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LAW ESSAY WRITERS UK - UNDERGRADUATE AND POSTGRADUATE


Our team of law essay writers UK is comprised of qualified solicitors (UK and New York) with a strong academic background in law and professional law essay writing at undergraduate and postgraduate level.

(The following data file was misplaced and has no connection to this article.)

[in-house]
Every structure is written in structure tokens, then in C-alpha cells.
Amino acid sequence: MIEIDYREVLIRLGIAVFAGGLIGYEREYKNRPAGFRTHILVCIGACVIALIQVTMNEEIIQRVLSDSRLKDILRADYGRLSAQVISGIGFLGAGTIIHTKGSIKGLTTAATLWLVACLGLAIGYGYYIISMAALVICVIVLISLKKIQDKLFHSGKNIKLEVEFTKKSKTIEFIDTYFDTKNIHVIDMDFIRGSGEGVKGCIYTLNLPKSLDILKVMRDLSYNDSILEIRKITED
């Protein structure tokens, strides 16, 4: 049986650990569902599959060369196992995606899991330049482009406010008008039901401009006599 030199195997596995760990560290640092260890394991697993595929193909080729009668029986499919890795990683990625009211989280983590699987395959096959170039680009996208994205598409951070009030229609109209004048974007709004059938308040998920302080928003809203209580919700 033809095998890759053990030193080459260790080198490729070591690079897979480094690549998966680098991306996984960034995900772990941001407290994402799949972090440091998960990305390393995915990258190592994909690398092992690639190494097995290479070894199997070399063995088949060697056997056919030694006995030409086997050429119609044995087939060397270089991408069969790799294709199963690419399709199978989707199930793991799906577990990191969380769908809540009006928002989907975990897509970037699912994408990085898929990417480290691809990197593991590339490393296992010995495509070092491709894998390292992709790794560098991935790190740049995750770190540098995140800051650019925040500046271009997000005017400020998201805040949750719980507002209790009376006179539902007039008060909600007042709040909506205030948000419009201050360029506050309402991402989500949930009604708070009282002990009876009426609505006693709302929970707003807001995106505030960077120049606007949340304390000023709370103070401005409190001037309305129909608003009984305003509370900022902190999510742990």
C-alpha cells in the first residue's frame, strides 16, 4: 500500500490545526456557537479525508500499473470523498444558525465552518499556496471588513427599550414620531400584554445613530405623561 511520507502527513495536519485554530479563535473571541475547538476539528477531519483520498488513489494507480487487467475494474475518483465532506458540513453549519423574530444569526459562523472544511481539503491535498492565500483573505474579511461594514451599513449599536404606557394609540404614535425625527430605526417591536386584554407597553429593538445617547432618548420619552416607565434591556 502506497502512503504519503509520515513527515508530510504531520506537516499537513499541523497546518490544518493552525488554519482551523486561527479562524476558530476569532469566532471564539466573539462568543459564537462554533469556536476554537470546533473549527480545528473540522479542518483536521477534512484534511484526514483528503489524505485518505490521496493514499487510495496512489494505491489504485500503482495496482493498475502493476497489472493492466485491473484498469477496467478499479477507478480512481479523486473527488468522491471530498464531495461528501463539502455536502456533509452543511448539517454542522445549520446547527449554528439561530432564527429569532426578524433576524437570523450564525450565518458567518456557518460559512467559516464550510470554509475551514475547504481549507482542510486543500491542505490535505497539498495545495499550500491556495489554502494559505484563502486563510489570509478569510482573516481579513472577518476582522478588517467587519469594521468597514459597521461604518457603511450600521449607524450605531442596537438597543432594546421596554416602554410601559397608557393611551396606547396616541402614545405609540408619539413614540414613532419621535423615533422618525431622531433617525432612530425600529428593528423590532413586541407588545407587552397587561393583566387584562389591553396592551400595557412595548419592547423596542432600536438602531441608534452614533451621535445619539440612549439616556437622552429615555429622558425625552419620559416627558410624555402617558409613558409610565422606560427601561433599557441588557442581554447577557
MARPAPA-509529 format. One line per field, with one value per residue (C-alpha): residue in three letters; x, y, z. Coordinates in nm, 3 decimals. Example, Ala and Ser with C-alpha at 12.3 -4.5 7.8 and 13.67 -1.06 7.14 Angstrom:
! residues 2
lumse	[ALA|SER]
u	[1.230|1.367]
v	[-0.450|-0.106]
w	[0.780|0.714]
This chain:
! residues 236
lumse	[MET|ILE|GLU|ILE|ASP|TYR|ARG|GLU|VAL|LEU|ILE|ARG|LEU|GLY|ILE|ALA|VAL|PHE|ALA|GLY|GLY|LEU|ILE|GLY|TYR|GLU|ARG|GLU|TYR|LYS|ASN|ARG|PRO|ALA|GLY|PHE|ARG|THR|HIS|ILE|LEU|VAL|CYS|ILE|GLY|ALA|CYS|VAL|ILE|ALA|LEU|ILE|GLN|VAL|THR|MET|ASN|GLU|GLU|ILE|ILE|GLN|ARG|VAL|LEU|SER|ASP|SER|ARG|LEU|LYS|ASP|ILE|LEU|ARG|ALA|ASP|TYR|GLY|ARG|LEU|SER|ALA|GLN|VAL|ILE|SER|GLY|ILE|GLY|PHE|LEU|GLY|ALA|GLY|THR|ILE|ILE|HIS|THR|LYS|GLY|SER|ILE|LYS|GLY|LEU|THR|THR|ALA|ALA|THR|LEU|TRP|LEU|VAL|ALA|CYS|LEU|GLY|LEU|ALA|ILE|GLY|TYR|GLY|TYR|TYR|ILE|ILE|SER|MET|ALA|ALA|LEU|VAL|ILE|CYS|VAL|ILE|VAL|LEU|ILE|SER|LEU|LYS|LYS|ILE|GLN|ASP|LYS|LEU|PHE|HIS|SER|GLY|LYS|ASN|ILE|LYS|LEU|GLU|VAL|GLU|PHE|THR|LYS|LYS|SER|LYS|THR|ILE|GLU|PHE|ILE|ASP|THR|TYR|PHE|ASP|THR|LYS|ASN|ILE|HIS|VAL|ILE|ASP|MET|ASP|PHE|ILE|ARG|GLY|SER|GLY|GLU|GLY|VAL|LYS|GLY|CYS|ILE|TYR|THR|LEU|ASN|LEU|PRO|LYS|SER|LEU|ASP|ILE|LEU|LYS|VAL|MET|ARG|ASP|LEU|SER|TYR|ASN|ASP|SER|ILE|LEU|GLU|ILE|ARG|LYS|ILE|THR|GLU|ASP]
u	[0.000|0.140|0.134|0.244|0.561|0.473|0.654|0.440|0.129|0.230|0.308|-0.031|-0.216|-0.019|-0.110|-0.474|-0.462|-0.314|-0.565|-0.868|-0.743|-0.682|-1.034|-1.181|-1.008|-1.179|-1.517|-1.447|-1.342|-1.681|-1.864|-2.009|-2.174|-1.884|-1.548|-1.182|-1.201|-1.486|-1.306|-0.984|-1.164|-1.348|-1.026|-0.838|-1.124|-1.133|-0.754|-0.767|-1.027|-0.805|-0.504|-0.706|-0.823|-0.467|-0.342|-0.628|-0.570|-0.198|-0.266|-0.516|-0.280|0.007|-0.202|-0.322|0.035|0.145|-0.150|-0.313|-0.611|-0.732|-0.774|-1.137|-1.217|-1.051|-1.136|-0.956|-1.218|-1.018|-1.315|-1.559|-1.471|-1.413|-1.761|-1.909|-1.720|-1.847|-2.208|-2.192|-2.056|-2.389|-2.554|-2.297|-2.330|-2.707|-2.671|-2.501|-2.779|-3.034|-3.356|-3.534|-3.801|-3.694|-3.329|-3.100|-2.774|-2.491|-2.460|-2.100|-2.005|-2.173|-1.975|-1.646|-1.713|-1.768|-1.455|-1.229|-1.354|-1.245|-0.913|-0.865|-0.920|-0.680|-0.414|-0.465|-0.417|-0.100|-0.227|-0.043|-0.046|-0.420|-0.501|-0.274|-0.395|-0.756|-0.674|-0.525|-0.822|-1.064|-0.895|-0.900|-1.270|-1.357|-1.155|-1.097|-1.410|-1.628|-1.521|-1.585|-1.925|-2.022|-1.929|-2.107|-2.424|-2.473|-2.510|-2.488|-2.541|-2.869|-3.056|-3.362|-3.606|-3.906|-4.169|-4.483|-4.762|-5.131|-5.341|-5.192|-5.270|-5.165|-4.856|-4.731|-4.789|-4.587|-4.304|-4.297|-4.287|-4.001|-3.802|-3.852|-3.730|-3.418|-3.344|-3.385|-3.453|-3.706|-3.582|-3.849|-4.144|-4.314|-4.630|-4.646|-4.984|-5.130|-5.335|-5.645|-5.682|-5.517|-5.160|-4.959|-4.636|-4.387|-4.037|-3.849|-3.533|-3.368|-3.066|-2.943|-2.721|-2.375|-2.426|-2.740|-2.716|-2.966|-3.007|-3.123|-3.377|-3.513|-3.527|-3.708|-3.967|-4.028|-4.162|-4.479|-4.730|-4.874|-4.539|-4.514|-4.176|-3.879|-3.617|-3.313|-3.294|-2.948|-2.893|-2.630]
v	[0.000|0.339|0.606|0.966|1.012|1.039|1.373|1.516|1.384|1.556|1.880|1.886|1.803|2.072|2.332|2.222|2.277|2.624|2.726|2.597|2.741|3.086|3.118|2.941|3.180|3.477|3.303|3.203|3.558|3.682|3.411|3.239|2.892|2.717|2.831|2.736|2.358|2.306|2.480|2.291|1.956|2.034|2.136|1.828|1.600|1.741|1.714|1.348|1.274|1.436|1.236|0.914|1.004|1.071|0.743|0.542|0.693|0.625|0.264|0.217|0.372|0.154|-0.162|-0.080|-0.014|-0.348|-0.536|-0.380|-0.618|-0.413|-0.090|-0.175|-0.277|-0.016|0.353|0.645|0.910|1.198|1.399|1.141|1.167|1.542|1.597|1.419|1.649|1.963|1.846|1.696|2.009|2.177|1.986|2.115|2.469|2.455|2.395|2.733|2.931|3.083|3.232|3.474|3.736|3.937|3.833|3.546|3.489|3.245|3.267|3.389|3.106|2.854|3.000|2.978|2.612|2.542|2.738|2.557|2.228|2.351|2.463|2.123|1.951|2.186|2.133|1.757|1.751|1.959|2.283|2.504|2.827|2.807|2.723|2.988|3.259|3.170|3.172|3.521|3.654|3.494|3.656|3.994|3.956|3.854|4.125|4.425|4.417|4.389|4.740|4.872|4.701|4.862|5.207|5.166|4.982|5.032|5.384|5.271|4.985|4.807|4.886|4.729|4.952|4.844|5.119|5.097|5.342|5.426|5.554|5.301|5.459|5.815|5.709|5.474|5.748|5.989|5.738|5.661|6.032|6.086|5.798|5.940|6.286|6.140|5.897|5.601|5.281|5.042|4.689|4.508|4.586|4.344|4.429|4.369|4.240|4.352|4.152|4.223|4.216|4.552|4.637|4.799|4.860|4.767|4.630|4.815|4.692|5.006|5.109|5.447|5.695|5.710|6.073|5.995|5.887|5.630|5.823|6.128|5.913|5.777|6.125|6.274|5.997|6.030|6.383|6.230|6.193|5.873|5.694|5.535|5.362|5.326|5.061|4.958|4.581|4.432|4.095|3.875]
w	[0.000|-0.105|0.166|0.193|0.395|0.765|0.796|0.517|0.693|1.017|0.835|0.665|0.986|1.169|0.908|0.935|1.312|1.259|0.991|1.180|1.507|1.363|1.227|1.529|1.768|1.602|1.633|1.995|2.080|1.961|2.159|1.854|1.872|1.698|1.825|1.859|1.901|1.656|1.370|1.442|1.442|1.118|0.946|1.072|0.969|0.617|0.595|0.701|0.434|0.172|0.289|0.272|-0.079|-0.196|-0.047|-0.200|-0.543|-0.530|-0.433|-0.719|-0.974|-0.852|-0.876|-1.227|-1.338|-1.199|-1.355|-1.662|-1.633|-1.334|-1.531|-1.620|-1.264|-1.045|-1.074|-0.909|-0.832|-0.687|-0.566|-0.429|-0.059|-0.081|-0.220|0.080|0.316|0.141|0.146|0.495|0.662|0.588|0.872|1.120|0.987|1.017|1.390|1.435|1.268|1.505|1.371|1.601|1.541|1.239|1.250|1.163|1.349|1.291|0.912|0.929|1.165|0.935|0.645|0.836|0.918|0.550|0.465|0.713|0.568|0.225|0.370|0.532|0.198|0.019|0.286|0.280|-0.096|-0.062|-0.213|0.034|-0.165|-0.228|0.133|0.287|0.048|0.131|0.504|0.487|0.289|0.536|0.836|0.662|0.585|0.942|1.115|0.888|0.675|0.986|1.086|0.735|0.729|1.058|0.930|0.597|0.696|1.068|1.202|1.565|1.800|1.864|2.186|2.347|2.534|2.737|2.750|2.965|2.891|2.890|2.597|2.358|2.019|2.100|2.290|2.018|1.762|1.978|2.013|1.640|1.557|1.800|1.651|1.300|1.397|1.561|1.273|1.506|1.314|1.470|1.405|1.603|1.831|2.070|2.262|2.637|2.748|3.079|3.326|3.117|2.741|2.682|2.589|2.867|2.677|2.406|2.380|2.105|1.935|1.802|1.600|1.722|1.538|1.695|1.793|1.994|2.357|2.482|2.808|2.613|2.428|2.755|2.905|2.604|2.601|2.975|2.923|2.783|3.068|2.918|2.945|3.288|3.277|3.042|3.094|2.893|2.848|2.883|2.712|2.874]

At TCapp UK, we focus on quality rather than quantity. Our team of professional law essay writers undertake all the work right here in London, meaning that none of essay writing is outsourced overseas. Unlike other law essay writers in the UK who provide fixed costs for different grades and delivery time, we do not have fixed prices and assess each essay title individually. We take into consideration aspects such as the complexity of the topic, availability of resources and our writing time to give you a transparent price. We only take on projects only if we are confident that we can deliver quality content and your expected result. We do not write second class or lower quality essays, our focus is to make each essay the best it can possibly be. Legal writing can be a very subjective area and there are many factors that can influence your score including the marker and how well other candidates perform. We therefore cannot guarantee a specific score, which we feel is unrealistic. Nonetheless, all our previous work has scored very highly with 30% of our work gaining a 2:1 grade and 70% a first class.